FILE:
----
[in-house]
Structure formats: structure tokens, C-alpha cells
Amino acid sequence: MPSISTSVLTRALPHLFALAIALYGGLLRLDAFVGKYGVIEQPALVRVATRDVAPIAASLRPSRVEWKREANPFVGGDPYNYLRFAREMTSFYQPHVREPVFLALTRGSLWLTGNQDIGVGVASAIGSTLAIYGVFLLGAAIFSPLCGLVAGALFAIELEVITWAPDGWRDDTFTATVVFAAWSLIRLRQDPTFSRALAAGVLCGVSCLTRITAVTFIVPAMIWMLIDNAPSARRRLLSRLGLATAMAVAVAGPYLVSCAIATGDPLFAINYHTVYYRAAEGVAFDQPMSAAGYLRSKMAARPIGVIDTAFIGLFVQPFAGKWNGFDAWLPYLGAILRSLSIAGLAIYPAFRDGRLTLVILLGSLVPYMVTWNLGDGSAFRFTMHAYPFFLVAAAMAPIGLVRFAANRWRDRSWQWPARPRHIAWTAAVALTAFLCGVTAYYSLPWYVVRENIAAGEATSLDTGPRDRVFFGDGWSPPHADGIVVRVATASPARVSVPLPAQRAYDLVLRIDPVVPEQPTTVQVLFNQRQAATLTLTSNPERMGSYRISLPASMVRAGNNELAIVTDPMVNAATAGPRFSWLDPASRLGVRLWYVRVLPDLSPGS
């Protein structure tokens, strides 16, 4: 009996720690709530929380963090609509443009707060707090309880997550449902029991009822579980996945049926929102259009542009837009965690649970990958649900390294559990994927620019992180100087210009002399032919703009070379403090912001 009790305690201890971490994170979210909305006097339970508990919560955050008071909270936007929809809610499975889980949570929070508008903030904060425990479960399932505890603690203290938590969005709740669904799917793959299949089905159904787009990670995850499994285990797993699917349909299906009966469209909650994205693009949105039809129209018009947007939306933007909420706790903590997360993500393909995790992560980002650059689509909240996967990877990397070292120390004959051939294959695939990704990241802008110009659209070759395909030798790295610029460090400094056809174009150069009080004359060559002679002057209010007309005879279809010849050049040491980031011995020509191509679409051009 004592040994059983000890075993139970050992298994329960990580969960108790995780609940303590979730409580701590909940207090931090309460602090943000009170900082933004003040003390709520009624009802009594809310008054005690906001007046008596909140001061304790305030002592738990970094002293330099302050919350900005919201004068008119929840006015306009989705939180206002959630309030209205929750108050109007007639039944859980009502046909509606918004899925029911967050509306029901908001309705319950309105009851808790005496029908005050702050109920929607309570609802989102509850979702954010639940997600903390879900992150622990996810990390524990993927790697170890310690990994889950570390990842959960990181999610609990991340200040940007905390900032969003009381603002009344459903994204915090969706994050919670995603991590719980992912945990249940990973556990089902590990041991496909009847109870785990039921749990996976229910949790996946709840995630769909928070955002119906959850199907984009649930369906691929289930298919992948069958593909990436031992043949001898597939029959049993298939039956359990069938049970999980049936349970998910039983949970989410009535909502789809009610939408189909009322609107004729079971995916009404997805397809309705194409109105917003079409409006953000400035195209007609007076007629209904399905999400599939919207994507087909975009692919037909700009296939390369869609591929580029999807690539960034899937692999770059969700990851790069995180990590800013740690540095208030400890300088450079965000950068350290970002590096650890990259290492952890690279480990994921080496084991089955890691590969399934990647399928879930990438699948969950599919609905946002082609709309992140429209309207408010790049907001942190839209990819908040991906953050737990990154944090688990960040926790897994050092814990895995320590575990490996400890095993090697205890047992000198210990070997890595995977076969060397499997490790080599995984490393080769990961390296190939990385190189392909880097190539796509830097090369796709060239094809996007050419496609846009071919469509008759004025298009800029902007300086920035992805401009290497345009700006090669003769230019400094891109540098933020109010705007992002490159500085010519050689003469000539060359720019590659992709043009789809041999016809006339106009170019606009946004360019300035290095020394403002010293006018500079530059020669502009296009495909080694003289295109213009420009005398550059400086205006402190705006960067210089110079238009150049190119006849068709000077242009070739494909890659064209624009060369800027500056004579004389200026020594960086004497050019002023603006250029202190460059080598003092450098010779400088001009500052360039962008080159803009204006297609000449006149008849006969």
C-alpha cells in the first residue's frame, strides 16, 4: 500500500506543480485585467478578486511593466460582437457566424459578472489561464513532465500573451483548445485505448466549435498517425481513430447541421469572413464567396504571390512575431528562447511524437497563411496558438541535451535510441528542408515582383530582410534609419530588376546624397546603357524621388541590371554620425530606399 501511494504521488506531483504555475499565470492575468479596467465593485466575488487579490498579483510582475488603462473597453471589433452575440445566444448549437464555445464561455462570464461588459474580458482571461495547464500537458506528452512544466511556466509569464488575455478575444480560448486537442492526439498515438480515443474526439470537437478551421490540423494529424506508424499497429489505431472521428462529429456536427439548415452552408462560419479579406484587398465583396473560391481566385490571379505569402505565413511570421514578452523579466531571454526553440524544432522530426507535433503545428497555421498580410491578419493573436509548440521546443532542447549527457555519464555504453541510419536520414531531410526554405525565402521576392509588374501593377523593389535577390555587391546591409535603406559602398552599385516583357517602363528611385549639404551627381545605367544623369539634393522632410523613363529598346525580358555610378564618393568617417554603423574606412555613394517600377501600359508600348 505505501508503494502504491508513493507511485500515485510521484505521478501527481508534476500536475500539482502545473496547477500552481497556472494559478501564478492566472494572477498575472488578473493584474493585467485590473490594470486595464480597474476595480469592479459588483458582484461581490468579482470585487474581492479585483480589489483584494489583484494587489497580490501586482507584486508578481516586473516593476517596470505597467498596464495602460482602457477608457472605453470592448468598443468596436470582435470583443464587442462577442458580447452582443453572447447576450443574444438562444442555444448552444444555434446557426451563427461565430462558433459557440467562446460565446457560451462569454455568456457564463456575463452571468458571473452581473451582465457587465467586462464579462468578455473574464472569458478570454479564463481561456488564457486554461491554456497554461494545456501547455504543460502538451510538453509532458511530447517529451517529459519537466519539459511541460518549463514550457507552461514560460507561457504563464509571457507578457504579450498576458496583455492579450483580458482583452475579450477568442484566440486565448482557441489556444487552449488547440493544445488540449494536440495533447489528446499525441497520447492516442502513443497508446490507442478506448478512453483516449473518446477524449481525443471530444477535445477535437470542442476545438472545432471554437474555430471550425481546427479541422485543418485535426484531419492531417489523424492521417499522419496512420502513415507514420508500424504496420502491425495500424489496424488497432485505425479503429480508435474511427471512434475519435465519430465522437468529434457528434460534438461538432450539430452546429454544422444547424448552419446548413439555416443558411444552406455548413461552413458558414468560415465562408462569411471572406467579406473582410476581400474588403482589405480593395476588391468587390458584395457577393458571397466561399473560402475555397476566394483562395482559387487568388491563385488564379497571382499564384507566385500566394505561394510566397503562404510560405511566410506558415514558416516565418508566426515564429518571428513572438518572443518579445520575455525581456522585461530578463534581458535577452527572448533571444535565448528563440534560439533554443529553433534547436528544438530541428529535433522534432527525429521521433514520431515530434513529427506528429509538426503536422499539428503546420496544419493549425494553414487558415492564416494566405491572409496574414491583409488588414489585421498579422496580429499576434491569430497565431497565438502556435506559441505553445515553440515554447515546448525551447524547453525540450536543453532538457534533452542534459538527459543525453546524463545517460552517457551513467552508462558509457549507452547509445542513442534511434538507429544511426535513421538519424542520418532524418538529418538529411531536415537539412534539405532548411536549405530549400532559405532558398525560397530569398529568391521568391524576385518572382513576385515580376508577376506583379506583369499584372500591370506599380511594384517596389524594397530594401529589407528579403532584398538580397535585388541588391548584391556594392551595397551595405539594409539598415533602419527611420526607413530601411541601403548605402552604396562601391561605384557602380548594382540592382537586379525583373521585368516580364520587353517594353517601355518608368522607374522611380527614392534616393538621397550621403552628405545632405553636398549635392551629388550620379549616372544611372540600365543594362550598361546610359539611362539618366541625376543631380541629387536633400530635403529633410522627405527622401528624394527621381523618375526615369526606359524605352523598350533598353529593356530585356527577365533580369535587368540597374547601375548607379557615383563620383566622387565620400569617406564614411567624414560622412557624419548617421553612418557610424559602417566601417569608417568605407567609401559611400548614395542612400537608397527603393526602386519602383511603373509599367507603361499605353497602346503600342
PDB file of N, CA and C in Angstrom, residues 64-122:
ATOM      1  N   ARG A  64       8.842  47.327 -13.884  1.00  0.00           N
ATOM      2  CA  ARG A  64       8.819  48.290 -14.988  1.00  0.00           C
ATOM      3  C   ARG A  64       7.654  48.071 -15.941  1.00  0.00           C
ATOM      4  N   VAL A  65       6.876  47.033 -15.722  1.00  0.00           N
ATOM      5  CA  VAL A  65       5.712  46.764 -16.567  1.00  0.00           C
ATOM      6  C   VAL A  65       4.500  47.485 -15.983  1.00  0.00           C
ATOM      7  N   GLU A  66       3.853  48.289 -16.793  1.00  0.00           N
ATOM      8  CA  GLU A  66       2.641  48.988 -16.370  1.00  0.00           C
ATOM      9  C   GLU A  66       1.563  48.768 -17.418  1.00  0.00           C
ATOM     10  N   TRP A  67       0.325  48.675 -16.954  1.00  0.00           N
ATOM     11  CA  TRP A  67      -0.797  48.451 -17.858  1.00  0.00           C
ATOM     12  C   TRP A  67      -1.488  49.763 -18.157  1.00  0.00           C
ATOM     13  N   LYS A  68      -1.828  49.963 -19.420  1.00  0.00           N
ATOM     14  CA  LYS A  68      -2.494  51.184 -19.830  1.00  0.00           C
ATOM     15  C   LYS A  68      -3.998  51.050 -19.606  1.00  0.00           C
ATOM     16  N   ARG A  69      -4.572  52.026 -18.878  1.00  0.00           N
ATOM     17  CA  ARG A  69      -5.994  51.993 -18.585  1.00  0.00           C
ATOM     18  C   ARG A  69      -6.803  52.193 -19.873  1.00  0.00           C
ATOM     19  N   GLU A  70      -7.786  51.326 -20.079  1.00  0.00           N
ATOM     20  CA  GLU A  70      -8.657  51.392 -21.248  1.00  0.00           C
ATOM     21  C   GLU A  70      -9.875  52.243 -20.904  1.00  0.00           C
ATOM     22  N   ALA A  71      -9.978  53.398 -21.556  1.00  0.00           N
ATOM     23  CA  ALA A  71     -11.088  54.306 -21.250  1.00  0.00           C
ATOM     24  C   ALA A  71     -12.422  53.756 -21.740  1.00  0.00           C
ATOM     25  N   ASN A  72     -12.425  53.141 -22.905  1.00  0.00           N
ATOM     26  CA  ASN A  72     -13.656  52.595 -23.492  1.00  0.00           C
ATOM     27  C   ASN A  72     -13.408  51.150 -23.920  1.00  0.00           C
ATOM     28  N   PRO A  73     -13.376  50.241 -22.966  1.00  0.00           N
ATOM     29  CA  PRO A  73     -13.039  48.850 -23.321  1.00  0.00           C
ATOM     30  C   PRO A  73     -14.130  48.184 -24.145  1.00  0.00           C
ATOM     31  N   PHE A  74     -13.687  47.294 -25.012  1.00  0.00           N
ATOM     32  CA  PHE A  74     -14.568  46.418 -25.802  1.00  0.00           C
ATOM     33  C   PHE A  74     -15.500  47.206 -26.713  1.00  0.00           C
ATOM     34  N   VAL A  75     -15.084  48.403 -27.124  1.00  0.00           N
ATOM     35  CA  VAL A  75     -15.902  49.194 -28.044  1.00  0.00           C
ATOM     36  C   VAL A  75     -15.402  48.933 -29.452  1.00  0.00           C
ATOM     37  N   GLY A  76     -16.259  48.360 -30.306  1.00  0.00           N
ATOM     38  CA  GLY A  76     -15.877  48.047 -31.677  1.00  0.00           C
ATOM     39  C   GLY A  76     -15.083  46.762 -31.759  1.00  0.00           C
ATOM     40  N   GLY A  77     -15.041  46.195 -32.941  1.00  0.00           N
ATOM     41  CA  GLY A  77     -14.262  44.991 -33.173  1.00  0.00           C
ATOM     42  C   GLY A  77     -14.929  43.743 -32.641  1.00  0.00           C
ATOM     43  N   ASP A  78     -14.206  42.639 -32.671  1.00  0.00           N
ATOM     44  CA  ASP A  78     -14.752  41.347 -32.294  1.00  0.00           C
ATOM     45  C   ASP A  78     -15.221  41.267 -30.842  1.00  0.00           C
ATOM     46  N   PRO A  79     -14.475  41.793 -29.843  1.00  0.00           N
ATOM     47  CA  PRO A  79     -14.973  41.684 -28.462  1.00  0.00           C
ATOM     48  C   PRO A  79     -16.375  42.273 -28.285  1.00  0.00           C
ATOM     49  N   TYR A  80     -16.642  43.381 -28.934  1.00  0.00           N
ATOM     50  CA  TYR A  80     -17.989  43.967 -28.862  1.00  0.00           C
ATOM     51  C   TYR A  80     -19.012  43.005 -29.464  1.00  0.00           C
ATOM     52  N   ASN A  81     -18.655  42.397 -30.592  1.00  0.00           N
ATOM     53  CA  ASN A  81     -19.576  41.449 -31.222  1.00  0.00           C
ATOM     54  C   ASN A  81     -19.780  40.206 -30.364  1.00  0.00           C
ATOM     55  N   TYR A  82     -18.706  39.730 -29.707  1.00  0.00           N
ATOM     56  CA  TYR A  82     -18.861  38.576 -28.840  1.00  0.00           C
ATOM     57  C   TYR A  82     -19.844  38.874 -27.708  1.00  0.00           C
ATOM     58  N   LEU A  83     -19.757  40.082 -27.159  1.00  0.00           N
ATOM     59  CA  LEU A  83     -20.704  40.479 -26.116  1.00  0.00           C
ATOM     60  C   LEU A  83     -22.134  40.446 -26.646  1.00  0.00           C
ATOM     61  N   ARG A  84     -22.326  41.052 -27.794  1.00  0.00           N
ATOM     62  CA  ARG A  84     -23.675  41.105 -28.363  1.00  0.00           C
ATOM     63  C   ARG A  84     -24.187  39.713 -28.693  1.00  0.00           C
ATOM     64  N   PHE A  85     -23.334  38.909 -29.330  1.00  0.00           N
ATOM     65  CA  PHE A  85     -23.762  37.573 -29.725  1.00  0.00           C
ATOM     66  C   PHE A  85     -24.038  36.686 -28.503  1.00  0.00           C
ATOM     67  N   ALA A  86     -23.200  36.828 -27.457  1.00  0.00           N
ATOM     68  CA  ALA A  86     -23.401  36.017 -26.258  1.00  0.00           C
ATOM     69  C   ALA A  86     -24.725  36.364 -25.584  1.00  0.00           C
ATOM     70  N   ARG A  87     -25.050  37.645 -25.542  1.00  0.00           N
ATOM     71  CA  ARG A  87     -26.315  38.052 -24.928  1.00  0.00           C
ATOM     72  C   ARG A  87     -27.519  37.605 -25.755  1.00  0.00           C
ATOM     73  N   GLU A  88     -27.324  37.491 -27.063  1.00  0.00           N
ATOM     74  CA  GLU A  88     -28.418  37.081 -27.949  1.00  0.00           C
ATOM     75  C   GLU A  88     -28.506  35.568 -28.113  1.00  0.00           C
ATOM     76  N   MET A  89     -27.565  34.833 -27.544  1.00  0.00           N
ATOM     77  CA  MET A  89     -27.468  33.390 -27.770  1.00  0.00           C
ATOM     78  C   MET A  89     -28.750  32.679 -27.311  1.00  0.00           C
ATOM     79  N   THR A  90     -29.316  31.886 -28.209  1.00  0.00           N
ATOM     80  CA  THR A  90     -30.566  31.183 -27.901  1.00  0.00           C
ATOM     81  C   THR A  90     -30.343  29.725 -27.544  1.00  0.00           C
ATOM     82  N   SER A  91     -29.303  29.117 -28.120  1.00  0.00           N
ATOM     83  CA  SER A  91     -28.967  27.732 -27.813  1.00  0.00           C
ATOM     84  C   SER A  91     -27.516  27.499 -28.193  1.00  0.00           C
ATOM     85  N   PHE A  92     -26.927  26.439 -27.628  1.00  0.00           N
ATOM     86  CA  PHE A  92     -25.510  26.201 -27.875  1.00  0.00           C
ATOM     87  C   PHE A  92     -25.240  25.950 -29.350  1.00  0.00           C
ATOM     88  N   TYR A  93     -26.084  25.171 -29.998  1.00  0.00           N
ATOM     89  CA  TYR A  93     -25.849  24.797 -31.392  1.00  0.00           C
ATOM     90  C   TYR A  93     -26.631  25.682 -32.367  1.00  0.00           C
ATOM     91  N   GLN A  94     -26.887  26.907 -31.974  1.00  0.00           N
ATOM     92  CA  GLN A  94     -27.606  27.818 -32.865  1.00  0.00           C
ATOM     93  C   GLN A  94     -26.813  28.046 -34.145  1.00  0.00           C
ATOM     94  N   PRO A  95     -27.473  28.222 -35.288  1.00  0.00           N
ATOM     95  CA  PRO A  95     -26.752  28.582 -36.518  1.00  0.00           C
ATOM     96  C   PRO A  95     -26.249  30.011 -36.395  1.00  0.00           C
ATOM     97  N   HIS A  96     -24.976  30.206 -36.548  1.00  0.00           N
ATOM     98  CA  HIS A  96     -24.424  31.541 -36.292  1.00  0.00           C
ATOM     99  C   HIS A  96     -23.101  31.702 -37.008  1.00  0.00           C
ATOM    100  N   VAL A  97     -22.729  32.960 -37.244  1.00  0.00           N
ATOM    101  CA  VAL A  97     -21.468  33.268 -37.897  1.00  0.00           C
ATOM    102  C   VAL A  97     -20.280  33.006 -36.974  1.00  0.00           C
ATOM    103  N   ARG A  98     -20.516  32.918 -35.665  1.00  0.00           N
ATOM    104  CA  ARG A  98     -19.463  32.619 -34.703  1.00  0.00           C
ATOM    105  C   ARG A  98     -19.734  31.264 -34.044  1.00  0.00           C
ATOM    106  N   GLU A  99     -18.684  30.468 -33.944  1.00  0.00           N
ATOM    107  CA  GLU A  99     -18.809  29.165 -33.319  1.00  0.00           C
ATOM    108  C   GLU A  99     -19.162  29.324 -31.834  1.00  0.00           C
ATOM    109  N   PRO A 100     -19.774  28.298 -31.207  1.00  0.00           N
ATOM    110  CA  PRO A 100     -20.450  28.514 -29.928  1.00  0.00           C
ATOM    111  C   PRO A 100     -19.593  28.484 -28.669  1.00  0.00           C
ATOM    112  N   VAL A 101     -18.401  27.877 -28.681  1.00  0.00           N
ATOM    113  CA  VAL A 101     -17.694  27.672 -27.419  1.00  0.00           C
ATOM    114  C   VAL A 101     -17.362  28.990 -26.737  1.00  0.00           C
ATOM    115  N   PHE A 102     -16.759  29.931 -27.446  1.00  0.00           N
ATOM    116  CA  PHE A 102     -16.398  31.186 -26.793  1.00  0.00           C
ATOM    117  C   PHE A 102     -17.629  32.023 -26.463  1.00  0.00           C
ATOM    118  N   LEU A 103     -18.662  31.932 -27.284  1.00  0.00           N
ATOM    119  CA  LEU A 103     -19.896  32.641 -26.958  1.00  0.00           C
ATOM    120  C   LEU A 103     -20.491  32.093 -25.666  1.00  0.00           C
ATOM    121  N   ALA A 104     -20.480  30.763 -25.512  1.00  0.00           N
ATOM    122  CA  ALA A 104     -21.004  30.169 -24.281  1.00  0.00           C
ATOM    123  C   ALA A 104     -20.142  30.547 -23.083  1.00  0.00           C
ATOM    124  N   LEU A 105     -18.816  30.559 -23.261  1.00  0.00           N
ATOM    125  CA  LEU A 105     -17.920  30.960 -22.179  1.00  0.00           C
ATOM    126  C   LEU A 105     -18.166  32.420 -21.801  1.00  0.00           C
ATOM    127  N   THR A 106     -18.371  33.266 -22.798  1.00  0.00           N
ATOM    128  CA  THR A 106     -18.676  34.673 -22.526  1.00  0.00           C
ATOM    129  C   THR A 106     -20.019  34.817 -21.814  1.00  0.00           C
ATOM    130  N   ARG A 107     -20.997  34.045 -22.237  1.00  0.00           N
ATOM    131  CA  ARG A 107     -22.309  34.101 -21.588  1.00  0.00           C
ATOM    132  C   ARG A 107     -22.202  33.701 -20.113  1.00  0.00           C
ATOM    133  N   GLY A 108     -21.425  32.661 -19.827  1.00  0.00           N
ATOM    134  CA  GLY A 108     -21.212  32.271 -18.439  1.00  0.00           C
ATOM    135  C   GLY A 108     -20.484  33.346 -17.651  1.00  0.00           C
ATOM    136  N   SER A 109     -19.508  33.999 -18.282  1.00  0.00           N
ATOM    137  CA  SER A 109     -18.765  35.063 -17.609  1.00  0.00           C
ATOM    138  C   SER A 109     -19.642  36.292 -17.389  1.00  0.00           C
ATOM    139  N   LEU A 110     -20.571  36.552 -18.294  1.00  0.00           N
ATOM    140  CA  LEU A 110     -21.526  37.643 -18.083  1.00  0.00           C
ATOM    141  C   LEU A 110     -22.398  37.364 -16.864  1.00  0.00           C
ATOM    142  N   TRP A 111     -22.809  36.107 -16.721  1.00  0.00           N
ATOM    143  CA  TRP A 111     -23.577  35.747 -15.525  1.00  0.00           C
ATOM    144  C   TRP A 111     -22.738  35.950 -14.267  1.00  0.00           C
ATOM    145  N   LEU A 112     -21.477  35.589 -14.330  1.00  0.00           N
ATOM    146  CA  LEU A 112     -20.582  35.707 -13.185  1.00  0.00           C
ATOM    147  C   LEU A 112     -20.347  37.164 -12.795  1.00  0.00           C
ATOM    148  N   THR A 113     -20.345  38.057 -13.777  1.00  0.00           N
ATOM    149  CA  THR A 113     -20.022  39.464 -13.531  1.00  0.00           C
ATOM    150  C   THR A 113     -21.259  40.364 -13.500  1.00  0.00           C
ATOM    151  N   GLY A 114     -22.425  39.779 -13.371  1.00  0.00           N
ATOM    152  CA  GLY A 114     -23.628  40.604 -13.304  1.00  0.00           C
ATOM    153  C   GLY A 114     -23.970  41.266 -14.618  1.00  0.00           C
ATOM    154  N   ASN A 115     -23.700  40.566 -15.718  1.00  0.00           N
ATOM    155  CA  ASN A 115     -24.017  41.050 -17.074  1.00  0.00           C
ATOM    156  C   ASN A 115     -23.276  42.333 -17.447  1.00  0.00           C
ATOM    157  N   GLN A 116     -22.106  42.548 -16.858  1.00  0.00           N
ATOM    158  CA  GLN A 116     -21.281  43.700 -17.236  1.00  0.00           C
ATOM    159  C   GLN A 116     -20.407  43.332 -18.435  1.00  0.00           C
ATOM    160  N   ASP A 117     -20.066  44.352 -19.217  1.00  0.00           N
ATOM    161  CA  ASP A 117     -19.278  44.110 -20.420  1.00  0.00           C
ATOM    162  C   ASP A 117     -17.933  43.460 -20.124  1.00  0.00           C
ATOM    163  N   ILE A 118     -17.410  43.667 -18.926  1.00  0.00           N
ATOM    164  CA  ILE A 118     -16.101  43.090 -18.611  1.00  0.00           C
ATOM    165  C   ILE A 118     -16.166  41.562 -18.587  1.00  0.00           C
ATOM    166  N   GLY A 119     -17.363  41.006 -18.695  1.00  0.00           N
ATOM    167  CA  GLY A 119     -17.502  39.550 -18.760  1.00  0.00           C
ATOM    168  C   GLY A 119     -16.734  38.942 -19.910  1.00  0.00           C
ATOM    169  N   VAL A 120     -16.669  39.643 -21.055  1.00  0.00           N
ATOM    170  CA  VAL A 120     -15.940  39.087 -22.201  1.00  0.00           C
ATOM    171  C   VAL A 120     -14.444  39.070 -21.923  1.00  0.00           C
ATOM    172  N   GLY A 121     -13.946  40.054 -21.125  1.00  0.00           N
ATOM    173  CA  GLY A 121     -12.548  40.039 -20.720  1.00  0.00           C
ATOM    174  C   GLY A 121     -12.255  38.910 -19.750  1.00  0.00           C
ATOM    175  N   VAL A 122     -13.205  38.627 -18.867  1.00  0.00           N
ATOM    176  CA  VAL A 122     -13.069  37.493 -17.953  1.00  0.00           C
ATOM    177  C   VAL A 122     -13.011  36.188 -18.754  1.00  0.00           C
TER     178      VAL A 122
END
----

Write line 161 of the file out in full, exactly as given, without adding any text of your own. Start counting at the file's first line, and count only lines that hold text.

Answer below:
ATOM    155  CA  ASN A 115     -24.017  41.050 -17.074  1.00  0.00           C